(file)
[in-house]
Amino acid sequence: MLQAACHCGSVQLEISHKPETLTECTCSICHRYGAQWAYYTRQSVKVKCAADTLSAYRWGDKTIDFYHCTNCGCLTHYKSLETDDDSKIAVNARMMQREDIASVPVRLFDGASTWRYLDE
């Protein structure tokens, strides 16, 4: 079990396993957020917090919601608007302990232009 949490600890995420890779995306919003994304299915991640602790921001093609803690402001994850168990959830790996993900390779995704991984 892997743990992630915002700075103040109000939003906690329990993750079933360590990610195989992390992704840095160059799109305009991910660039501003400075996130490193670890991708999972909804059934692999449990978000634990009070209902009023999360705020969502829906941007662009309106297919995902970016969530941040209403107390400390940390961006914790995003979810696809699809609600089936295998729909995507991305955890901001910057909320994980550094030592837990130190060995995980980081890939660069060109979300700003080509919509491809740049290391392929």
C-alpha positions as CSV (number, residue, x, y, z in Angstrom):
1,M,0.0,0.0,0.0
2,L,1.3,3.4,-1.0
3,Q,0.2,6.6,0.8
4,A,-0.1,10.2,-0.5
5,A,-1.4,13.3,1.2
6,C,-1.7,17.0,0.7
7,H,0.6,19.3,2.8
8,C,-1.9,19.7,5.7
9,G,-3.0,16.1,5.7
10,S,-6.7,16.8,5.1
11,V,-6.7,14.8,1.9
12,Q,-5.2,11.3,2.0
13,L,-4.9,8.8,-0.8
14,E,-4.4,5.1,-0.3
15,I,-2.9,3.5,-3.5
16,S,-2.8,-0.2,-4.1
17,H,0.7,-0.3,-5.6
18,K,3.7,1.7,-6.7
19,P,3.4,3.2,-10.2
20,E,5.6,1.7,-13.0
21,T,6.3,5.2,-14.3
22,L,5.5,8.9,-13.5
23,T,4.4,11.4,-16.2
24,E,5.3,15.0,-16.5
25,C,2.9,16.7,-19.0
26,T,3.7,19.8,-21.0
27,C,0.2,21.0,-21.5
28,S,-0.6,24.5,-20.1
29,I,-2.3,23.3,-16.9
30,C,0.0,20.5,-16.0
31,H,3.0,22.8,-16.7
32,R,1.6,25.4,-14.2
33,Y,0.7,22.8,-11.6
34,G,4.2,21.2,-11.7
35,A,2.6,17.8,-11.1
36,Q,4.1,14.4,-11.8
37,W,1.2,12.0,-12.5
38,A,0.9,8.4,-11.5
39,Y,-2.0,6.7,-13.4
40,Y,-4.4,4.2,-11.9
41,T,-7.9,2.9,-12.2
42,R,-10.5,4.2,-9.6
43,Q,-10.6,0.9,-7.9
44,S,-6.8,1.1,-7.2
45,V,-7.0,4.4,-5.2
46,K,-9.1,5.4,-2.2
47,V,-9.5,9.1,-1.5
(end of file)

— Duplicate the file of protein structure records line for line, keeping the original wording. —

[in-house]
Amino acid sequence: MLQAACHCGSVQLEISHKPETLTECTCSICHRYGAQWAYYTRQSVKVKCAADTLSAYRWGDKTIDFYHCTNCGCLTHYKSLETDDDSKIAVNARMMQREDIASVPVRLFDGASTWRYLDE
């Protein structure tokens, strides 16, 4: 079990396993957020917090919601608007302990232009 949490600890995420890779995306919003994304299915991640602790921001093609803690402001994850168990959830790996993900390779995704991984 892997743990992630915002700075103040109000939003906690329990993750079933360590990610195989992390992704840095160059799109305009991910660039501003400075996130490193670890991708999972909804059934692999449990978000634990009070209902009023999360705020969502829906941007662009309106297919995902970016969530941040209403107390400390940390961006914790995003979810696809699809609600089936295998729909995507991305955890901001910057909320994980550094030592837990130190060995995980980081890939660069060109979300700003080509919509491809740049290391392929």
C-alpha positions as CSV (number, residue, x, y, z in Angstrom):
1,M,0.0,0.0,0.0
2,L,1.3,3.4,-1.0
3,Q,0.2,6.6,0.8
4,A,-0.1,10.2,-0.5
5,A,-1.4,13.3,1.2
6,C,-1.7,17.0,0.7
7,H,0.6,19.3,2.8
8,C,-1.9,19.7,5.7
9,G,-3.0,16.1,5.7
10,S,-6.7,16.8,5.1
11,V,-6.7,14.8,1.9
12,Q,-5.2,11.3,2.0
13,L,-4.9,8.8,-0.8
14,E,-4.4,5.1,-0.3
15,I,-2.9,3.5,-3.5
16,S,-2.8,-0.2,-4.1
17,H,0.7,-0.3,-5.6
18,K,3.7,1.7,-6.7
19,P,3.4,3.2,-10.2
20,E,5.6,1.7,-13.0
21,T,6.3,5.2,-14.3
22,L,5.5,8.9,-13.5
23,T,4.4,11.4,-16.2
24,E,5.3,15.0,-16.5
25,C,2.9,16.7,-19.0
26,T,3.7,19.8,-21.0
27,C,0.2,21.0,-21.5
28,S,-0.6,24.5,-20.1
29,I,-2.3,23.3,-16.9
30,C,0.0,20.5,-16.0
31,H,3.0,22.8,-16.7
32,R,1.6,25.4,-14.2
33,Y,0.7,22.8,-11.6
34,G,4.2,21.2,-11.7
35,A,2.6,17.8,-11.1
36,Q,4.1,14.4,-11.8
37,W,1.2,12.0,-12.5
38,A,0.9,8.4,-11.5
39,Y,-2.0,6.7,-13.4
40,Y,-4.4,4.2,-11.9
41,T,-7.9,2.9,-12.2
42,R,-10.5,4.2,-9.6
43,Q,-10.6,0.9,-7.9
44,S,-6.8,1.1,-7.2
45,V,-7.0,4.4,-5.2
46,K,-9.1,5.4,-2.2
47,V,-9.5,9.1,-1.5